Sweet maria’s has a similar bean available now, but it is a dry process. Julio’s award was for a honey processed bean.

Golden Bean website

That is an extremely bizarre roast curve. I would expect it to be baked. Any idea what the competition was?

A bake-off? HAR HAR

I’ll show myself out.

Seriously though it’s one wack roasting curve


Todd, on the Artisan PID setup, what input(s) feed into the controller? Just BT from a standard thermocouple probe? If so, what size and type?

Just curious about how it works.

I’m using the stock thermocouple that came with my 3e along with this add-on kit:

This uses only the bean temp probe. Once PID settings are dialed in for each batch size, it works well. I find that I can only go up to 2 lbs using the PID. If I try to do more than that (or the max size of 3 lbs) the PID cannot get to the set value curve. Its possible that different PID values would work, but so far I don’t know of anyone who has found them. That said, the PID still does ok with a 3lb batch, I just want a tighter fit to my background profile curve.

Here is an example of a recent 2lb roast. You can barely see the background curve because the roast curve follows it so well. Note that first crack is very close to what I’ve set on the background curve. Note also the nice RoR. The green line at the bottom of the graph shows burner setting from 0 to 100.

For contrast, here is one of the better 3lb roasts, but note the fluctuations from the background curve, and the bigger oscillations of the RoR.

Now compare those to this Bullet roast of the La Morena shown in the first graph above. I had to drop this earlier than I wanted because RoR was approaching 0. First crack is near the desired time, but I don’t know how to keep that time and then prevent RoR from zeroing out so that I can extend development time. With my 3e, I just change the background curve to extend development, Analyse the curve to check the RoR and adjust other key points to get the curve and RoR that I want, then roast.

I suspect that I need to keep F3, instead of changing to F4. Note that once F4 kicked in, the RoR dropped. Of course, F4 came on just as first crack hit. However, my next roast of these beans will be F3 all the way to the end.

I tried to do a playback of Julio’s roast profile and it was a disaster. I had planned on running it untouched to see what the results are after cupping.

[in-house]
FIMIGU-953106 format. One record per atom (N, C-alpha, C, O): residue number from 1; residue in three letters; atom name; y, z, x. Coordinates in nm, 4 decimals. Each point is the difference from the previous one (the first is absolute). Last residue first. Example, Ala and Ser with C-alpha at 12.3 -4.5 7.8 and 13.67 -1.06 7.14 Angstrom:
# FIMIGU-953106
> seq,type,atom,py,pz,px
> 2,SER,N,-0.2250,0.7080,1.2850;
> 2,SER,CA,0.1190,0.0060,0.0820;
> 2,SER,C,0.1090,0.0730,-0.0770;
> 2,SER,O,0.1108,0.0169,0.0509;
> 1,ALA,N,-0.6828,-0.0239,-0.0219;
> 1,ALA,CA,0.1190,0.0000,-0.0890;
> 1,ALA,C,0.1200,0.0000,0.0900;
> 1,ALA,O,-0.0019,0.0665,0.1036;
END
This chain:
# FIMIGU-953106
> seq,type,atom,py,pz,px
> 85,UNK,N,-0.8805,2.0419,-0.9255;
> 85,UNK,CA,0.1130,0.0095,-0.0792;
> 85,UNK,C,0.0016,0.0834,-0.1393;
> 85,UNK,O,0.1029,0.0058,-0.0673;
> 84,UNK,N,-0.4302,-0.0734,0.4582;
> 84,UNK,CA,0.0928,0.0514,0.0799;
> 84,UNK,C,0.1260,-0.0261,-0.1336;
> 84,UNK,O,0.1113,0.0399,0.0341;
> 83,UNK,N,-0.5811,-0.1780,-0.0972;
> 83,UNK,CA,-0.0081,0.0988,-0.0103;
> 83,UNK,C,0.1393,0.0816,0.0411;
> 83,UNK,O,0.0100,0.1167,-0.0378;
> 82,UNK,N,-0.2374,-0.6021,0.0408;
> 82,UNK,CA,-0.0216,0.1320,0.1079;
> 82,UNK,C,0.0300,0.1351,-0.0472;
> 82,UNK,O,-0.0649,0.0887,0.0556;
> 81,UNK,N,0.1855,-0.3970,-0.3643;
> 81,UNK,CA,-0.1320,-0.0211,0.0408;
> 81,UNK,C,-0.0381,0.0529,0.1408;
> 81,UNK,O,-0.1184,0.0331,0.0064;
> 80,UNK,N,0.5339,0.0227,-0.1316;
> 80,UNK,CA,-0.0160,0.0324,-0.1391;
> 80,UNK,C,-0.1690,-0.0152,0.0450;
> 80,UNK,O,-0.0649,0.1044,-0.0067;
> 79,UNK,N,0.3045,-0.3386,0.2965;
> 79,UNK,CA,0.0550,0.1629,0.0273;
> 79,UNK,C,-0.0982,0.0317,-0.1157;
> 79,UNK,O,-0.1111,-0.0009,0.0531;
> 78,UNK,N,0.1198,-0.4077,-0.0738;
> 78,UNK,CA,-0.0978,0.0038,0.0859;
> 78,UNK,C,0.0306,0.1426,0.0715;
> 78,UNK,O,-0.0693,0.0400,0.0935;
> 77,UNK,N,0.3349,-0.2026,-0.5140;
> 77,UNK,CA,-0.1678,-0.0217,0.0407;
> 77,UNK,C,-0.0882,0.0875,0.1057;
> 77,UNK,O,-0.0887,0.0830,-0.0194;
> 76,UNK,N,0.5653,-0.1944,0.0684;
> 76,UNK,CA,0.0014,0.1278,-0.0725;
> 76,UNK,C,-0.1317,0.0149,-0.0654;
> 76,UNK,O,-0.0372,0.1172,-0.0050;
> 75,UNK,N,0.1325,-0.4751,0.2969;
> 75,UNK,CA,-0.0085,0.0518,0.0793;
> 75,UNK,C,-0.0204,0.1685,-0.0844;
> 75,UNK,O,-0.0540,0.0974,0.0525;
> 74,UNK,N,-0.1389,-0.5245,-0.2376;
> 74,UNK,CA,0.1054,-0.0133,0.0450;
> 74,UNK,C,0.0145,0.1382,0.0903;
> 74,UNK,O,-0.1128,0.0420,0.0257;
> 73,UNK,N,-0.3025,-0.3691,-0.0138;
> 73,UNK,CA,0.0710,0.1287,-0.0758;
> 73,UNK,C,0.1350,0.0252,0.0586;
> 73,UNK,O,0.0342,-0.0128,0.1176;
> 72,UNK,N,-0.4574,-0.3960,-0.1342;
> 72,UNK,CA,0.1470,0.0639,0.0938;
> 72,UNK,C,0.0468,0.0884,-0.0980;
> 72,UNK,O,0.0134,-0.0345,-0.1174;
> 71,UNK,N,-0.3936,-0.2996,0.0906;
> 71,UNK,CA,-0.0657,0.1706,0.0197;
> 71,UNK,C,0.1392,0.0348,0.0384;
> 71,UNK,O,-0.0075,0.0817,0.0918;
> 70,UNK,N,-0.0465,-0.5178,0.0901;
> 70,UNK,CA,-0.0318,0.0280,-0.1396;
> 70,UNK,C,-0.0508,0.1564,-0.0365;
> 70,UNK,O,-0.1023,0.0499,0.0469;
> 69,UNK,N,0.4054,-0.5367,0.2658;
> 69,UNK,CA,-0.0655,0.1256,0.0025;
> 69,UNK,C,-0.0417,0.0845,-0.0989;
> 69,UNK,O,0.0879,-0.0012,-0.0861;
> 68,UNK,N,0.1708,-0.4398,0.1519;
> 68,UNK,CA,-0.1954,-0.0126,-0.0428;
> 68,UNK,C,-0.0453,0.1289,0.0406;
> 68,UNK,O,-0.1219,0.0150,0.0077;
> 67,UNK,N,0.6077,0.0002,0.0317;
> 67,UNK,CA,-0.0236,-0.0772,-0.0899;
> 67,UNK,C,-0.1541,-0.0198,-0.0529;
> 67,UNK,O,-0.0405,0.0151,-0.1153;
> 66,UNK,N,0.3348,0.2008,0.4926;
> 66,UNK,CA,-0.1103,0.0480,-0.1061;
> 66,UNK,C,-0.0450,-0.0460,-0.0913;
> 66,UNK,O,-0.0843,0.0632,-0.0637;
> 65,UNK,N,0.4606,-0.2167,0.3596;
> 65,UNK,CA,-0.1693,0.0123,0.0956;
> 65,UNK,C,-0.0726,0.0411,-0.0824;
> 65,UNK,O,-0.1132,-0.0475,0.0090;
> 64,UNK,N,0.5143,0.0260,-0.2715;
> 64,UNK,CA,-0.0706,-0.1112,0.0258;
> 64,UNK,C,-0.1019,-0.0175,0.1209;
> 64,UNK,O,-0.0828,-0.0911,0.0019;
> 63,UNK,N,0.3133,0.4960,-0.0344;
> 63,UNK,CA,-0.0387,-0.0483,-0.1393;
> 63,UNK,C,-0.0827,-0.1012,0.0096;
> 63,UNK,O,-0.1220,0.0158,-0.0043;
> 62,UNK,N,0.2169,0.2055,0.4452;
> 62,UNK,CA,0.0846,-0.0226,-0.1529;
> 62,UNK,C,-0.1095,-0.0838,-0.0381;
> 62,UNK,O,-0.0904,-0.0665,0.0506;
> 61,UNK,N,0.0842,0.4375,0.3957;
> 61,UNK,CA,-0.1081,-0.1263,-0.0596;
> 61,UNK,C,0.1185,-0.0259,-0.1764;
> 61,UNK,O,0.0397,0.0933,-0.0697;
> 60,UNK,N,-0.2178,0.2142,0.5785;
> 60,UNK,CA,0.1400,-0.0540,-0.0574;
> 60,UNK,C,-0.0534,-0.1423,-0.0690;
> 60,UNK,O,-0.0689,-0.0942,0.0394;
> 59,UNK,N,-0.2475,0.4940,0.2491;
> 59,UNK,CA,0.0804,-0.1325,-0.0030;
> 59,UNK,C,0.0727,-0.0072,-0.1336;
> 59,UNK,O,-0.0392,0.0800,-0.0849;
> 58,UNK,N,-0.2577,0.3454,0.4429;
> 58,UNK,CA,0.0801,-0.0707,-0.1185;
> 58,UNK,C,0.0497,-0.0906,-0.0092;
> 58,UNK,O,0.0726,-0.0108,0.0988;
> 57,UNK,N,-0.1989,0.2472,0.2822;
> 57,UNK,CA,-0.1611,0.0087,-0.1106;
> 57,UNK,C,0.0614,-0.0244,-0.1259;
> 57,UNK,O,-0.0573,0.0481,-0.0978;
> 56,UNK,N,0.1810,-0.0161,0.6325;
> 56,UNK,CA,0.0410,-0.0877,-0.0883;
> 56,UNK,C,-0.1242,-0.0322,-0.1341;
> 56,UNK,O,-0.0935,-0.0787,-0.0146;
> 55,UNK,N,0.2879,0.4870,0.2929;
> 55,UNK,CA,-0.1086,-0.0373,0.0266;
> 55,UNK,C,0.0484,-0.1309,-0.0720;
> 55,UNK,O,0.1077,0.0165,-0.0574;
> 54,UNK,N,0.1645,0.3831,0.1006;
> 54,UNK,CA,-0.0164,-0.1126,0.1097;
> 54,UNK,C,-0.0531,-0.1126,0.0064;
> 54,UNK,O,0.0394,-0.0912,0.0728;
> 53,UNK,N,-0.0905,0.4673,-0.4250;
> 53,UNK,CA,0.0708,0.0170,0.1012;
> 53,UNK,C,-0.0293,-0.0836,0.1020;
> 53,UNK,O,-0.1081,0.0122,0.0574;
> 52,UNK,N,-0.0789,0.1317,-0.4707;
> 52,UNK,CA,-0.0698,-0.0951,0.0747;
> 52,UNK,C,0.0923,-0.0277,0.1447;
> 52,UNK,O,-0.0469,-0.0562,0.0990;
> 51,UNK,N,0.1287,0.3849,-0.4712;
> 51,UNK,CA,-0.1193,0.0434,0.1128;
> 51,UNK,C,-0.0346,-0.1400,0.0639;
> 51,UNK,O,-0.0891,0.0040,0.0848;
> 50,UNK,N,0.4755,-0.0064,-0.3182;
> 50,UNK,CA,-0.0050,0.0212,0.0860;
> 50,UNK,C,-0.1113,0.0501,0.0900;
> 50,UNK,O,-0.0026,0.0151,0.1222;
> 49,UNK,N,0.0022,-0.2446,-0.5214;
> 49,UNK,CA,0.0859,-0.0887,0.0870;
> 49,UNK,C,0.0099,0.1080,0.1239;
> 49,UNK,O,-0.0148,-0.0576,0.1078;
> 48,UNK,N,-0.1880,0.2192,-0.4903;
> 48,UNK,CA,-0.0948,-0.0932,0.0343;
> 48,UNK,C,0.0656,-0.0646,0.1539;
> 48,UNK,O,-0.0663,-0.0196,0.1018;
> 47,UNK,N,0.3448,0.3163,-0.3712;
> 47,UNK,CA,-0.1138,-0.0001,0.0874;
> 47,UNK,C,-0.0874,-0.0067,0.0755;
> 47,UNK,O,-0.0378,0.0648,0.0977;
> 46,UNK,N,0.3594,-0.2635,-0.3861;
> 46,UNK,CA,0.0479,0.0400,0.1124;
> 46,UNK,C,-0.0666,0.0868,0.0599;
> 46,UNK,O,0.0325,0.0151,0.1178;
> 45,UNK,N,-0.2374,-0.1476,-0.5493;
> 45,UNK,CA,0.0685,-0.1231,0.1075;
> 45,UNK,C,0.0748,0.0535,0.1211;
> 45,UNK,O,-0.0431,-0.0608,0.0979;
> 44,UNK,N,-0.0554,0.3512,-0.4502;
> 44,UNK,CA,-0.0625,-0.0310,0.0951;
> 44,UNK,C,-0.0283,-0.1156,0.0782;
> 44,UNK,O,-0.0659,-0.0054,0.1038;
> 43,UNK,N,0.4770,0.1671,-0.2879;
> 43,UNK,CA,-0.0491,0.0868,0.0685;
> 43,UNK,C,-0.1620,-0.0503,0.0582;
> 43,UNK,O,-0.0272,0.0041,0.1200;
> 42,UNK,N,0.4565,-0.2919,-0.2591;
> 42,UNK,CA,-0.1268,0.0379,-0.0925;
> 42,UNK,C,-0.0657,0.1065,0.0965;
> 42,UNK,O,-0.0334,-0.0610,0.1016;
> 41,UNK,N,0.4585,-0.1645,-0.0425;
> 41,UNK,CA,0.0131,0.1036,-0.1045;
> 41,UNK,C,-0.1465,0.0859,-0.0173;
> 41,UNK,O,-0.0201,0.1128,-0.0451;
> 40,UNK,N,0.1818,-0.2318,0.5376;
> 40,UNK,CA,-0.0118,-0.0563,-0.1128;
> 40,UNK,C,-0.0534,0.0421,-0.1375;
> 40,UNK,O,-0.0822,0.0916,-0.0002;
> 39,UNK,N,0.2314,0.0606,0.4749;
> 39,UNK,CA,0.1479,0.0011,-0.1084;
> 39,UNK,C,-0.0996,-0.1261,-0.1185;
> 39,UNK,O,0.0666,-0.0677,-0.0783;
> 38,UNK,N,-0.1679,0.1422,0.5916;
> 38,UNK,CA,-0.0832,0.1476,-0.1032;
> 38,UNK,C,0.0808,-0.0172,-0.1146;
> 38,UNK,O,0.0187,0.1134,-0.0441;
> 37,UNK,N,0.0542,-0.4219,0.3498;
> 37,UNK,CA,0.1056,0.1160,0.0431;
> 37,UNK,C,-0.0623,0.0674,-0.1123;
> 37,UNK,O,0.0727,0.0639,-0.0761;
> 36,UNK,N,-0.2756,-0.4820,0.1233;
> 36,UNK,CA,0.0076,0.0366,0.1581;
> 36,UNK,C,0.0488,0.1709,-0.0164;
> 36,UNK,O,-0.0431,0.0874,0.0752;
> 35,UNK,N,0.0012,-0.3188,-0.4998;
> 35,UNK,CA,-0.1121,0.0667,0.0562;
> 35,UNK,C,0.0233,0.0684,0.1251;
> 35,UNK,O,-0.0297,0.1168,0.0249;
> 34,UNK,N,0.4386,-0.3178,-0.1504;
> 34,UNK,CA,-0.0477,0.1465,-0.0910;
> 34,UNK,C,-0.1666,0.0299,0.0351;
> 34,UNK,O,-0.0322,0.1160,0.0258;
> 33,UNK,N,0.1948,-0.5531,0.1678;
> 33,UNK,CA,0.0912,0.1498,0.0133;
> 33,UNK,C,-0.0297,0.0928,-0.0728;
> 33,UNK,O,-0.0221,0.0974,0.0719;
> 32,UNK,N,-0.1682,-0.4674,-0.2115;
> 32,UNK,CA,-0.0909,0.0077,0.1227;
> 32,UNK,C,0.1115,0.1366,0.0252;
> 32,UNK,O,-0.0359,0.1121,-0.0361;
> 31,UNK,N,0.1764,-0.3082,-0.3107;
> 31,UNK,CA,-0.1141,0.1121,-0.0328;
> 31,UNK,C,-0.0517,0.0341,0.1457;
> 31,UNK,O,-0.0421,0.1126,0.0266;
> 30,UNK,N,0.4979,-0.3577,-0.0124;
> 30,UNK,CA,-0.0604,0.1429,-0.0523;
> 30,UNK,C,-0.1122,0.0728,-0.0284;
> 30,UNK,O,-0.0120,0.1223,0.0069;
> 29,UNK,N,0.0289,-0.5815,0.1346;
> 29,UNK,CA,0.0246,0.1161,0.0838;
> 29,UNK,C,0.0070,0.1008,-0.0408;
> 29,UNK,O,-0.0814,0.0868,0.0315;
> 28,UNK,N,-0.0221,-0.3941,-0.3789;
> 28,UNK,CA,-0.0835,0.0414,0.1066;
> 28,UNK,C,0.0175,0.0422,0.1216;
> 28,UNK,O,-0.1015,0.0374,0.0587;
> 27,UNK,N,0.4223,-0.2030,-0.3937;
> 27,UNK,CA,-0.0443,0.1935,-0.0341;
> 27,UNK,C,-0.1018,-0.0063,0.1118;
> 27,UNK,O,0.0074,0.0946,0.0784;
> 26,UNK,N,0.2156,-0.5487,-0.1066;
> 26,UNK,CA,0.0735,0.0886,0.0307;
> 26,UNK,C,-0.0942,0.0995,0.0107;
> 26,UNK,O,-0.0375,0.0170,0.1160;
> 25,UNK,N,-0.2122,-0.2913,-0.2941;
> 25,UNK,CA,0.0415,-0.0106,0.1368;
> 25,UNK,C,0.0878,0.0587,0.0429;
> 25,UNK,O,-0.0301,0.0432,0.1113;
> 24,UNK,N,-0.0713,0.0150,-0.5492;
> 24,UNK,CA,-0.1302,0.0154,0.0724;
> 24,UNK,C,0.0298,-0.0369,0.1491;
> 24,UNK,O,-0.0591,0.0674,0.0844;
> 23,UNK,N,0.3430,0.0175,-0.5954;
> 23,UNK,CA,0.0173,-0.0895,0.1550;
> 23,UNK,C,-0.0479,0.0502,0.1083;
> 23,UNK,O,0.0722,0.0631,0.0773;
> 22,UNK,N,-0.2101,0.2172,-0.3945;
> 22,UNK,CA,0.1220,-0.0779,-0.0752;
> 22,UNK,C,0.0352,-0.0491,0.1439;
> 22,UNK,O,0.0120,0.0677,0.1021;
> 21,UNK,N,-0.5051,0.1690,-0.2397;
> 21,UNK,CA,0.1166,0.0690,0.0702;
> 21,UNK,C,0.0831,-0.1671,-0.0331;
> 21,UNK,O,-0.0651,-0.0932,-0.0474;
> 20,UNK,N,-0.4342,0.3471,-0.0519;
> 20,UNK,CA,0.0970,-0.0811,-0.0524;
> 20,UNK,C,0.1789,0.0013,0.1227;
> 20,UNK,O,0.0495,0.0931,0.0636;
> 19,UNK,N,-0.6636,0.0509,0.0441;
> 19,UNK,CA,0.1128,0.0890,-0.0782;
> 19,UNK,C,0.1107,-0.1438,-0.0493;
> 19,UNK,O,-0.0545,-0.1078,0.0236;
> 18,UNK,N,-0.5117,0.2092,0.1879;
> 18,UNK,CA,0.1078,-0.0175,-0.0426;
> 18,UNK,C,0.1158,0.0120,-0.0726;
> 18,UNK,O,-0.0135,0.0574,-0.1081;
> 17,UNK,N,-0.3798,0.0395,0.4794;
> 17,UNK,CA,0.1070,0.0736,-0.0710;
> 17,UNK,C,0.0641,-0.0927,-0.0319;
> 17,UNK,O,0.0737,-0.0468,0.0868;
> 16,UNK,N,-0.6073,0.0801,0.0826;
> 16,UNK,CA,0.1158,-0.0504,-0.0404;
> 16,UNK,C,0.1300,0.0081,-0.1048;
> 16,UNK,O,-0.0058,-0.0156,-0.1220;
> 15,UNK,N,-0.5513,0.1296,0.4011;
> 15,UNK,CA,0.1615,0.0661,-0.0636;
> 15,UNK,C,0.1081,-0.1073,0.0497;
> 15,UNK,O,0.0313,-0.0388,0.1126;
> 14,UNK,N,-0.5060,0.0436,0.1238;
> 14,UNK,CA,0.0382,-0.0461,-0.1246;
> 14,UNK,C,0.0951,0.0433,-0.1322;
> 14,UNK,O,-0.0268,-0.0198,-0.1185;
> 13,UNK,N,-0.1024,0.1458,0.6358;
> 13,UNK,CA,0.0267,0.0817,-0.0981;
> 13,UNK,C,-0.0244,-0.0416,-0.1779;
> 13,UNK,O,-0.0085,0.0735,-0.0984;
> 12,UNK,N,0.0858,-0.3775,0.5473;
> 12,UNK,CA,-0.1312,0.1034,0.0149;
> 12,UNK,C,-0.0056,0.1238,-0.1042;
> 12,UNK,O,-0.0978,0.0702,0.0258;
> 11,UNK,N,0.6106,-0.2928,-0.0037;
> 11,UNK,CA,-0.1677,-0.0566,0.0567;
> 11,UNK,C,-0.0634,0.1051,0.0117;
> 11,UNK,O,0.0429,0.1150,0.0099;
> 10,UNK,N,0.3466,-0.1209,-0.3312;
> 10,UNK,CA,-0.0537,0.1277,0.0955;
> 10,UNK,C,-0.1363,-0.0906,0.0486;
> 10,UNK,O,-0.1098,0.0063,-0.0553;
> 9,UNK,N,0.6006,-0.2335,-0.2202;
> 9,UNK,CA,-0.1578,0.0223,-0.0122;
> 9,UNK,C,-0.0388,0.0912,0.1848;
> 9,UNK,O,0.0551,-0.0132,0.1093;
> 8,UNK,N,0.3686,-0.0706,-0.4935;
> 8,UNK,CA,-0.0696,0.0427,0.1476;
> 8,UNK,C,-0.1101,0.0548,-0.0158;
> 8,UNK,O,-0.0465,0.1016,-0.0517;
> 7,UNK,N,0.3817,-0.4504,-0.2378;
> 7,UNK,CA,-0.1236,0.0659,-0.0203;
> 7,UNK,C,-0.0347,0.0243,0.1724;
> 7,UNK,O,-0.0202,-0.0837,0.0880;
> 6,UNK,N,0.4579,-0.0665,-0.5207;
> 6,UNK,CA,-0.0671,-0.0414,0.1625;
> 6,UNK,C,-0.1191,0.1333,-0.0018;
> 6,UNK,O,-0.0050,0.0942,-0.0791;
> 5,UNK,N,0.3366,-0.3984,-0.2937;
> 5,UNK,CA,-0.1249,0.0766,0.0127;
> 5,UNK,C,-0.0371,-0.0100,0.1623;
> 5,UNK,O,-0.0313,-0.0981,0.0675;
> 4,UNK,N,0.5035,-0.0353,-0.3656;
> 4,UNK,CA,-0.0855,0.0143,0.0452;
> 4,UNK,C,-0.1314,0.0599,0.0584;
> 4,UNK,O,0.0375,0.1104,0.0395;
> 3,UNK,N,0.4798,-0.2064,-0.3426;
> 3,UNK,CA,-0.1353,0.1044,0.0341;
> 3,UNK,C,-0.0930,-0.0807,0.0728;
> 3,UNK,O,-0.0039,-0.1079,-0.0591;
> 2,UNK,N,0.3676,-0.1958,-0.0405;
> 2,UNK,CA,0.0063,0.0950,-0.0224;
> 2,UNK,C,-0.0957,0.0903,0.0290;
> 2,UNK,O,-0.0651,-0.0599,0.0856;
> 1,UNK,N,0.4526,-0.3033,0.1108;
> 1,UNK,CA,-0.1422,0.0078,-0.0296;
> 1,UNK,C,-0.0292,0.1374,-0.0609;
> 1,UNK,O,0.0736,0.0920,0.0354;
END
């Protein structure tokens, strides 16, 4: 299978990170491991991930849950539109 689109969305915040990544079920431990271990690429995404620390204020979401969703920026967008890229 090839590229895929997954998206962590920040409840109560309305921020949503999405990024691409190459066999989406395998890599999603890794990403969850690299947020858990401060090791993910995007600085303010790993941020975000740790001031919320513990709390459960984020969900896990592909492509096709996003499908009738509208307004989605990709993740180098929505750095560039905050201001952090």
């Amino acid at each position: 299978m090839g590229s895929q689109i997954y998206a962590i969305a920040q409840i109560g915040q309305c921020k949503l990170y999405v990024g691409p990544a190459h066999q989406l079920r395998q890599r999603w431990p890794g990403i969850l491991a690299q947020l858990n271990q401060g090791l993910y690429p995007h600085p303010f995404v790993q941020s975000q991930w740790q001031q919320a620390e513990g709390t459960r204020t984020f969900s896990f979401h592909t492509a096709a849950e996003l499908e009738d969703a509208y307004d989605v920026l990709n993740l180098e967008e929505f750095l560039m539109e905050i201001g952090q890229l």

I used 540g of an Ethiopian that I had. Ambient temp was 80F.
I did the preheat at 365.
My bullet runs way hotter than the one that Julio was using. At the 2 minute mark, I was around 50F hotter than Julio’s roast and that was before the power got turned up to P9.
I took manual control and tried to save the roast so as not to waste the beans.

Then I tried doing an OVERLAY of Julio’s roast and even then I had a hard time at the beginning with too much power. I had to reduce the power to P2 and increased the air to F5.
Then I gradually increased the power hovering between F5 and F6 and reduced the air as needed to try to control the rate of rise.
Here is a link to the Overlay roast:

When I am roasting, I don’t pay as much attention to the declining rate of rise as I do the actual graph of the IBTS Temp.

Julio’s roast has a long linear (flat, not curved) IBTS temperature rise until he is near the end of his roast.

I ended up dropping at ~18.5 minutes and 398F. Agtron=79
It will be very interesting to cup this one.

I wish there was a way to use the analyzer with different beans. I am unable to overlay my roast on top of Julio’s

I was kind of able to overlay the roasts using PhotoShop

The lighter lines are the lines from my roast.

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The comments on the Sweet Maria’s page posted above mentions that Julio probably used a Bullet prior to V2 power upgrade. It is a cool experiment though.

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Yes let us know how both roasts cups.

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I would probably try extending the P7 and/or P6.

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Very cool, thanks for sharing that! Wonder if the time constant is simply getting too long with those larger batches, making overshoot difficult to avoid.

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That and older firmware; the more recent changes to allow for higher max power weren’t around for Julio’s roast.